I am a beginner in Italian. I like to know how I can distinguish or determine the gender, masculine and feminine, of nouns. One indication is that if a word ends with an “a” like ragazza then we will say una ragazza but then why Italians say or write una lezione or una stazione?

Spiegatemi, per favore!


2 Answers 2


Unfortunately there is no hard and fast rule for determining whether a noun is masculine or feminine.

Nouns ending in o are most frequently masculine and nouns ending in a are most frequently feminine. With exceptions:

la mano (feminine, hand)
il poeta (masculine, poet)

Nouns ending in e can be either masculine or feminine:

la lezione (lecture), la stazione (station), l'azione (action)
il colore (color), l'androne (entrance hall), il pallone (big ball)

The only way is to learn the gender together with the word.

  • 2
    I have come to know that nouns ending in zione are feminine as well. There has to be a rule. What do you say? Jul 16, 2016 at 23:35
  • @MuhammadMaqsoodurRehman Yes, that's correct
    – egreg
    Jul 17, 2016 at 7:38

When reading a text or listening to a conversation (that's the way I understand your question), your main source should be the article:

Il forte is masculine
La sfinge is feminine

Guesswork required with


and in such a situation the context is your only (not dependable) chance if you don't know the word.

iride is feminine ^^

  • Grazie for the link. :) Jul 17, 2016 at 21:07
  • Which article to use with a given name is a consequence of the name's gender, not its “source”. And if by it you mean this as a mnemonic trick, it's ok, but not better than learning famous sentences, poetry lines, songs, or at the very leasts adjectives agreeing with the noun, with the added advantage that they can solve “l'iride”-type ambiguities.
    – DaG
    Jul 17, 2016 at 21:36
  • The examples by op are quite clear: una ragazza, la stazione. Your best bet is the article. No mnemonic trick required at all. I agree with you that writing requires a different knowledge but the question looks aimed to understanding an existing context\sentence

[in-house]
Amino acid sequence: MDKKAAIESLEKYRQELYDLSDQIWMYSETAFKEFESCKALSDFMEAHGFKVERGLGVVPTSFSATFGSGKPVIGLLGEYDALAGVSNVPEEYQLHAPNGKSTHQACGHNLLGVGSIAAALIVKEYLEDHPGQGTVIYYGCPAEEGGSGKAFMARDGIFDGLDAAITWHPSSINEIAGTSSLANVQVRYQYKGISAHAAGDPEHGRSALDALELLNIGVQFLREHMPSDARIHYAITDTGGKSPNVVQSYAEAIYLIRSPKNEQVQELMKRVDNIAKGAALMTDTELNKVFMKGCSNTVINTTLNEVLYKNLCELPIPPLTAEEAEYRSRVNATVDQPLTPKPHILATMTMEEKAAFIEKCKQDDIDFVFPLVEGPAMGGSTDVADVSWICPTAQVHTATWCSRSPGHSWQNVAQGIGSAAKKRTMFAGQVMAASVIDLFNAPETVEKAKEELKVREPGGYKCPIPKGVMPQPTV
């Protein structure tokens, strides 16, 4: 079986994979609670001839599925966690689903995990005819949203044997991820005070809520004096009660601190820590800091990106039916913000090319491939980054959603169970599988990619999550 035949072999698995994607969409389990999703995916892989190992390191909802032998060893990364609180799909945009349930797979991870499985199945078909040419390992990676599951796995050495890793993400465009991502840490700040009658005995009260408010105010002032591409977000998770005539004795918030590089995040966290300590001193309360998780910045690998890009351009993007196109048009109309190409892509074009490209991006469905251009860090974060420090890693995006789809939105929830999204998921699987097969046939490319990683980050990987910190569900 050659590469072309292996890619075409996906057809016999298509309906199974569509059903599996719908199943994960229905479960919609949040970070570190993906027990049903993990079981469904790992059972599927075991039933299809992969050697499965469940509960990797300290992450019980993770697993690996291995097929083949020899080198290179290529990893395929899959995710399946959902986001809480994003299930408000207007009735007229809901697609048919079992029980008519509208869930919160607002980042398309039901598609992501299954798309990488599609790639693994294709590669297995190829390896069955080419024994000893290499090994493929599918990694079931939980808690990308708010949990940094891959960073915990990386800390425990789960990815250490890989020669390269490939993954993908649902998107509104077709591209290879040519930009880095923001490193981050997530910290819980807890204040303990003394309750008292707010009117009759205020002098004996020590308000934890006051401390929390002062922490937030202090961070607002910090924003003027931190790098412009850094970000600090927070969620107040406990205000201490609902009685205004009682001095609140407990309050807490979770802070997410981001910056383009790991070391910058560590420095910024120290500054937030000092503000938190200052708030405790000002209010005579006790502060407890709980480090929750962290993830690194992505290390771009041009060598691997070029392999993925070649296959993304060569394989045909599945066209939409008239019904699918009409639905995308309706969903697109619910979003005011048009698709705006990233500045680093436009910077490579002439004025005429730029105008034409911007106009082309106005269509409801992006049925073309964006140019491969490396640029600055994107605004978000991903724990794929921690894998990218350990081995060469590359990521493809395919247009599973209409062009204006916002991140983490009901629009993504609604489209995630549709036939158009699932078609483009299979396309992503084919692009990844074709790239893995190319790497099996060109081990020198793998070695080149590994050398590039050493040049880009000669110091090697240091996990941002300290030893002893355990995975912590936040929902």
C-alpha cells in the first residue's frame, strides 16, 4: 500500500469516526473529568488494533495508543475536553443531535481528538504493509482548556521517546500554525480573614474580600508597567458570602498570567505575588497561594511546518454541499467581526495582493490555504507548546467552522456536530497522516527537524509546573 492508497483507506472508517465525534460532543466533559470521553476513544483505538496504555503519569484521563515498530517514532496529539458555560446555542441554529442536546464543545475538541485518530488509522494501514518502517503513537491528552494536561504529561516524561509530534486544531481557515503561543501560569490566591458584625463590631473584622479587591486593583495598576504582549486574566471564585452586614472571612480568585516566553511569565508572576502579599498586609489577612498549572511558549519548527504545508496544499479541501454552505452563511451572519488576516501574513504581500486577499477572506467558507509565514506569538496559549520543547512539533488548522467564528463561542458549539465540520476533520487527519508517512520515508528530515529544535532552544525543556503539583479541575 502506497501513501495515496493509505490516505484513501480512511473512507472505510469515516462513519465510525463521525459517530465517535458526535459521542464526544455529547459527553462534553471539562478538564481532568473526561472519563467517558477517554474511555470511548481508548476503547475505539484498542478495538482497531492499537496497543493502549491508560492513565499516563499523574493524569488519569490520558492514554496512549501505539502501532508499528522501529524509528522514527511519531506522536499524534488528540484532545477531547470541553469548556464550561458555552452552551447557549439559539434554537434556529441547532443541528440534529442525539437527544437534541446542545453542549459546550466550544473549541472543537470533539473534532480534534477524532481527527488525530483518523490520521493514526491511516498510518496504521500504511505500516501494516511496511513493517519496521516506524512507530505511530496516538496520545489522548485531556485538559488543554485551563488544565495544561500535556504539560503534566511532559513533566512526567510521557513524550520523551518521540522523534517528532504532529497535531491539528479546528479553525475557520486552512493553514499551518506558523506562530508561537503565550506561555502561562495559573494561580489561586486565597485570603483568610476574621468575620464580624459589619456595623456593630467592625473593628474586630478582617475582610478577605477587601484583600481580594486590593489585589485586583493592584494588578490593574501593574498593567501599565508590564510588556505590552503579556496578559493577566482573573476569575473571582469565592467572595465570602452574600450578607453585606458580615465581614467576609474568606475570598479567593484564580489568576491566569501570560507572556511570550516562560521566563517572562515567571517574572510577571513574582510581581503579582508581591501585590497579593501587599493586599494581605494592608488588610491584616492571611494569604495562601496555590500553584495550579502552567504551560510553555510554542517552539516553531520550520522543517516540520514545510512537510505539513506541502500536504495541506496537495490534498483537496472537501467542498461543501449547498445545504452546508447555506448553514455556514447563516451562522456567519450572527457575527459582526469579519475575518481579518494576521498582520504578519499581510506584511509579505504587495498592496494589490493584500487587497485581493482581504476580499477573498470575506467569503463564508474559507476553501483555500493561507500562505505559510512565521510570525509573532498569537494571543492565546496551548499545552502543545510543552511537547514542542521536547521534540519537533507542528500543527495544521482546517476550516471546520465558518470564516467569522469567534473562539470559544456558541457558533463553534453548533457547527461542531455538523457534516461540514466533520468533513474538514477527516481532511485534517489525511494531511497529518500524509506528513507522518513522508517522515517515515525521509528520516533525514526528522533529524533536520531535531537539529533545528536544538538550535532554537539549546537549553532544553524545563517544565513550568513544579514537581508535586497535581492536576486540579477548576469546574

– Paolo
    Jul 17, 2016 at 21:50
  • The OP asks «why Italians say or write una lezione or una stazione?»: so, apparently, he knows that one says una stazione (as opposed to un or uno), but is not clear about why. The answer is, of course, “because stazione is a feminine noun”. I am confused about what your answer would be: «Italians say una stazione because the article is una»?
    – DaG
    Jul 18, 2016 at 9:32
  • please quote correctly: One indication is that if a word ends with an “a” like ragazza then we will say una ragazza but then why Italians say or write una lezione or una stazione?'. as you can read the question is not the one you insist on and with the complete quoting the answer could be: because lezione and stazione are feminine even if not ending in 'a' and the 'ending with a = feminine' is not a valid rule to identify feminine nouns in italian.
    – Paolo
    Jul 18, 2016 at 9:48

Your Answer

By clicking “Post Your Answer”, you agree to our terms of service and acknowledge you have read our privacy policy.

Not the answer you're looking for? Browse other questions tagged or ask your own question.